The Japanese Government and/or the local municipal office may also
have other requirements for your partner; please check with the appropriate
municipal office. Typically, Japanese citizens will require a certified
copy of their family register (Koseki Tohon) or its extract (Koseki
Shohon) issued within a month of the marriage.
Korean, Chinese or other nationals who are long-term permanent residents
in Japan, or those who lack diplomatic or consular representation here,
may be able to marry after obtaining a registration document (Gaijin
Toroku Zumi Shomeisho) from a ward or city office. Contact the appropriate
Japanese authorities for details.
If your partner is neither Japanese nor American, she or he should
also contact his or her Embassy for the marriage procedures needed in
their own country. Some countries require back-home records checks and
waiting periods; call in advance of your planned wedding day.
This is the part of this whole procedure that actually makes you and
your partner "married."
Once all the paperwork above is completed, proceed to the appropriate
Japanese municipal government office. To avoid any disappointment, be
sure to confirm local marriage procedures and rules directly with municipal
government officials. (For example, depending on the jurisdiction, you
may be required to submit a certified copy of your birth certificate
and its Japanese translation.)
Once the marriage procedures are completed, the municipal government
office issues a Japanese language "Certificate of Acceptance of
Notification of Marriage" (Kon-in Todoke Juri Shomeisho) for 350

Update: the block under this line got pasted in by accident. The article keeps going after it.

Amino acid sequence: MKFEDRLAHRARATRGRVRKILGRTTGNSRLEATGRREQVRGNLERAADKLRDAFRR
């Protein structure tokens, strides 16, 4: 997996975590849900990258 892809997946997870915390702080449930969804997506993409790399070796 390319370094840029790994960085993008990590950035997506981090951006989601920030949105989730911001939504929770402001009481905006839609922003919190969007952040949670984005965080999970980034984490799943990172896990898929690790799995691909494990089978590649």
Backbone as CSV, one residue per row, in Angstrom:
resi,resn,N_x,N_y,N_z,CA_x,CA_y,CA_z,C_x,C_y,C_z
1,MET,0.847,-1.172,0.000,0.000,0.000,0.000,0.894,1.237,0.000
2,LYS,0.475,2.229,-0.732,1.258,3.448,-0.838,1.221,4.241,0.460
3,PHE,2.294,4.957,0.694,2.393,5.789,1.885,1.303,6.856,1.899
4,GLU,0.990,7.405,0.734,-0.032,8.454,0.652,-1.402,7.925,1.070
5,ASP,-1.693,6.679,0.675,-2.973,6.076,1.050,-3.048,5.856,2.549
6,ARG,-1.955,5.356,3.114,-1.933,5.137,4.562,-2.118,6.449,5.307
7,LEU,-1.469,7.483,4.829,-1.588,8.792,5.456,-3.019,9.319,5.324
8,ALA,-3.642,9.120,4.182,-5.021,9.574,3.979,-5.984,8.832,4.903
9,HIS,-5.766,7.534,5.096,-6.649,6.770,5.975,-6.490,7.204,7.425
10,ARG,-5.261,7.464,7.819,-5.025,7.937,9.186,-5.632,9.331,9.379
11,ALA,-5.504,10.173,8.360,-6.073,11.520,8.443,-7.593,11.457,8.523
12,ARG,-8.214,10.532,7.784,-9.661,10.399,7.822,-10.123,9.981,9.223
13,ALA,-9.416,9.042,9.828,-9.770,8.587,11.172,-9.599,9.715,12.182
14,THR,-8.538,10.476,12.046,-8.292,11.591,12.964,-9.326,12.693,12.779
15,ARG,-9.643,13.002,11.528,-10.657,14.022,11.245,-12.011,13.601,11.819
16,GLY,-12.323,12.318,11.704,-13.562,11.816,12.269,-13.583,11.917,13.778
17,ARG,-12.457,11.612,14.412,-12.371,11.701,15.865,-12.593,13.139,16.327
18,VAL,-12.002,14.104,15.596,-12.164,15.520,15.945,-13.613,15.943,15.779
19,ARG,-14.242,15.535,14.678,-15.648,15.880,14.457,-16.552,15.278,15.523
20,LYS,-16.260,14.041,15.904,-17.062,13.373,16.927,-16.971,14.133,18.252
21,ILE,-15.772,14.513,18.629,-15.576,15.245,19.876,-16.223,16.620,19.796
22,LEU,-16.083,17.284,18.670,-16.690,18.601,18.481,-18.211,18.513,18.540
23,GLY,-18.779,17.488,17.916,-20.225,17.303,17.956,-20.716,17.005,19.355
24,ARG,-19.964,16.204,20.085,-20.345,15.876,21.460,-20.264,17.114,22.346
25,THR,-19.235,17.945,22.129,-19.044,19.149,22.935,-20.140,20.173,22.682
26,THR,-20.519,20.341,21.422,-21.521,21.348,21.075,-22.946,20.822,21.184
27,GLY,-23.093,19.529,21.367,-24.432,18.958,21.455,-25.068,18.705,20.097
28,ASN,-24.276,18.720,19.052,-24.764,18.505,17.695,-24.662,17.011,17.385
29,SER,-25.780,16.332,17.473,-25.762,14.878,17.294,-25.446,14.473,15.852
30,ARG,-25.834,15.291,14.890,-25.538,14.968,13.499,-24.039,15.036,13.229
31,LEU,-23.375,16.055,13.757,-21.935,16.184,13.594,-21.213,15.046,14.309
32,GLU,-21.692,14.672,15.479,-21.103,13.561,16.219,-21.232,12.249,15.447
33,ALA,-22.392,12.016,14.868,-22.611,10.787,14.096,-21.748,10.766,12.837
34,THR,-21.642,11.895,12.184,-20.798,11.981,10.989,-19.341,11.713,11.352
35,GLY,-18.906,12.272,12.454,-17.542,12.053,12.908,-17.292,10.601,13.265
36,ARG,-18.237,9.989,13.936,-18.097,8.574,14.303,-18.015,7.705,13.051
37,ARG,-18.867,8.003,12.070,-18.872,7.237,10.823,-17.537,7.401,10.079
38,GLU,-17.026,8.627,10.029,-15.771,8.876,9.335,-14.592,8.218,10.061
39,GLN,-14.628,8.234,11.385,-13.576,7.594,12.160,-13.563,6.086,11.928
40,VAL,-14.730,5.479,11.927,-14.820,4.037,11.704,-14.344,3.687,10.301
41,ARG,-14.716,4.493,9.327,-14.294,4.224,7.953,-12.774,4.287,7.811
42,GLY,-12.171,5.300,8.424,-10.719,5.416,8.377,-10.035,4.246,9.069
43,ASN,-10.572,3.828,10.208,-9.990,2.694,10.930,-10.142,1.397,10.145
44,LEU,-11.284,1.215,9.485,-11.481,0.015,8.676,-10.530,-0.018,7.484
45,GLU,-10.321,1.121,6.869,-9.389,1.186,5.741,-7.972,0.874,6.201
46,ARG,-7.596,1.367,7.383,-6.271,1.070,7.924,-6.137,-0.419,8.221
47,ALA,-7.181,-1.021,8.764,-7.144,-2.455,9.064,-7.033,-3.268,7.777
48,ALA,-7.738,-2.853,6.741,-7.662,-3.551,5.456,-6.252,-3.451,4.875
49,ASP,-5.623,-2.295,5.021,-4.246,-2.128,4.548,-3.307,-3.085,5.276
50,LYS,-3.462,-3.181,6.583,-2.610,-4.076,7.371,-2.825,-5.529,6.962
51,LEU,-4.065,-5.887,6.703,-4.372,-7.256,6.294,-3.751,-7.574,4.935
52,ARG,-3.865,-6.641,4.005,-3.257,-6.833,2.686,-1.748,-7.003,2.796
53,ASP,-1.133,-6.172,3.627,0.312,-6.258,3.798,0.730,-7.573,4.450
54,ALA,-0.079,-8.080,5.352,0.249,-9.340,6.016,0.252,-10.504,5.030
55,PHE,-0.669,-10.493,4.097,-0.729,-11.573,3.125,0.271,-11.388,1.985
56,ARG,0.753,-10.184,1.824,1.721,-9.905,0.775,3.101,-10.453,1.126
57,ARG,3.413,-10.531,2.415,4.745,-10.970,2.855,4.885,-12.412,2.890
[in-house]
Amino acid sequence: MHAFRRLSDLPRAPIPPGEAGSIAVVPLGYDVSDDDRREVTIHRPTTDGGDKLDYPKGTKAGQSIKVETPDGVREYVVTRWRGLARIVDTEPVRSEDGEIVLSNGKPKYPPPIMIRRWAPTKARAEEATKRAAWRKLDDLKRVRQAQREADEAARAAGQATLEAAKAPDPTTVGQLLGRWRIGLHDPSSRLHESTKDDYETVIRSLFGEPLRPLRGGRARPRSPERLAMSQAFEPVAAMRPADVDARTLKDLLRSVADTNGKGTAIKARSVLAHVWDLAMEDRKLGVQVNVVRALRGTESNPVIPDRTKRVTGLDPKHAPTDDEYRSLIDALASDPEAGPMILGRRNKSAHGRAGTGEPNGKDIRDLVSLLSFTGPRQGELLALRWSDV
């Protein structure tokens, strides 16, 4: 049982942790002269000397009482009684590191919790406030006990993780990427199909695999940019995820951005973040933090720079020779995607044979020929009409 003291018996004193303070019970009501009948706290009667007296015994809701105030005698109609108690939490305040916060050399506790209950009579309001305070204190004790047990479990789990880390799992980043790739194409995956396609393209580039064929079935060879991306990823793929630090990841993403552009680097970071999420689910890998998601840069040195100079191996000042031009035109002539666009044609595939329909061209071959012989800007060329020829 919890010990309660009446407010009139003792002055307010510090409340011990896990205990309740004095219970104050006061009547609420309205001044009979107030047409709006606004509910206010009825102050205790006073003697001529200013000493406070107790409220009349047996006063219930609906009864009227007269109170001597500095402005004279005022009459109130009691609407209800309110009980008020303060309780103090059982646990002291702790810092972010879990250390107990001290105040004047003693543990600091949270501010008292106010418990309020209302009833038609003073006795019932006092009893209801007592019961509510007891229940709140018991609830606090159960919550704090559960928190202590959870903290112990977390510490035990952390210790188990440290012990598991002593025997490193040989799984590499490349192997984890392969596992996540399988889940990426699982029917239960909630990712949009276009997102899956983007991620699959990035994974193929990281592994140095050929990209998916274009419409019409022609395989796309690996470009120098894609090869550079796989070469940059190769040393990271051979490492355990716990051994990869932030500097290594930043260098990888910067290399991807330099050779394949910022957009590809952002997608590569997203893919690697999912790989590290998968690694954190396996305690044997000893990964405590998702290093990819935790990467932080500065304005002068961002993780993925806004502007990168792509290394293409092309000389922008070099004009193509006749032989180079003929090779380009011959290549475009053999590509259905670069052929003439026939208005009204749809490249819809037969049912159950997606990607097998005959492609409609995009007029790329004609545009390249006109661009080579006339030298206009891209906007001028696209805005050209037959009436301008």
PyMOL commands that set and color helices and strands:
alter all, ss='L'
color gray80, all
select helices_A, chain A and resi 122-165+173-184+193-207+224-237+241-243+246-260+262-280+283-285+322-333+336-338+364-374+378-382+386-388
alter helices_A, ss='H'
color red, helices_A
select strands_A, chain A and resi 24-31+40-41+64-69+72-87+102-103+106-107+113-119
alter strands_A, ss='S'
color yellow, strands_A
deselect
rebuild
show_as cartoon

The Japanese language "Certificate of Acceptance of Notification
of Marriage" (Kon-in Todoke Juri Shomeisho) is your only proof
of marriage. We maintain no record of marriages in Japan and, under
Japanese law, cannot later retrieve marriage records from a municipal
Write down the name and address of the municipal government office
that registered your marriage, as you'll need to contact them directly
in the future to obtain proof of your marriage.
You will be given a choice of two versions of the "Certificate
of Acceptance of Notification of Marriage". Both versions are legal
proof of your marriage. The large version, which many people find more
attractive, should cost about Y1500. The smaller version, about A4 size,
should cost about Y350.
Translating Your Marriage Certificate
While proof of your marriage in Japan is shown by the Japanese-language
marriage certificate you get at the ward or city office, many times
(such as when applying for an immigrant visa, or a social security card
for your spouse in his/her married name) an English language document
What most couples choose to do is to translate their Japanese-language
marriage certificate using our fill-in-the-blanks forms. You or your
spouse may do the translation; there is no need to hire a professional.
Once translated, the translator should bring the finished document
to our offices), along with his or her passport and the fee of US$30.
We will certify the translation and return it to you in just a few minutes.
Am I Really Married?
Yes. Marriages legally performed and valid in a foreign country are
also legally valid in the United States. Marriage certificate properly
issued in a foreign country where the marriage involving a US citizen
is considered proof of that marriage.
AFTER THE MARRIAGE, THE US CITIZEN MAY PETITION THE JAPANESE
SPOUSE FOR A K3 MARRIAGE VISA.
ALTERNATIVE TO MARRIAGE ABROAD:
Instead of the above procedures, it is possible to file a K1 visa
petition for an alien to enter the United States as the fiancee of an
American citizen. Thus, enabling the parties to marry in the United
States. Note that this is only possible if you have previously physically
met your fiancee. K1 Visa for fiance
of American citizen.
To consult a K3 marriage visa attorney, please call us at (626)
279-5341 or e-mail us at firstname.lastname@example.org. An attorney in our office
would be happy to assist you.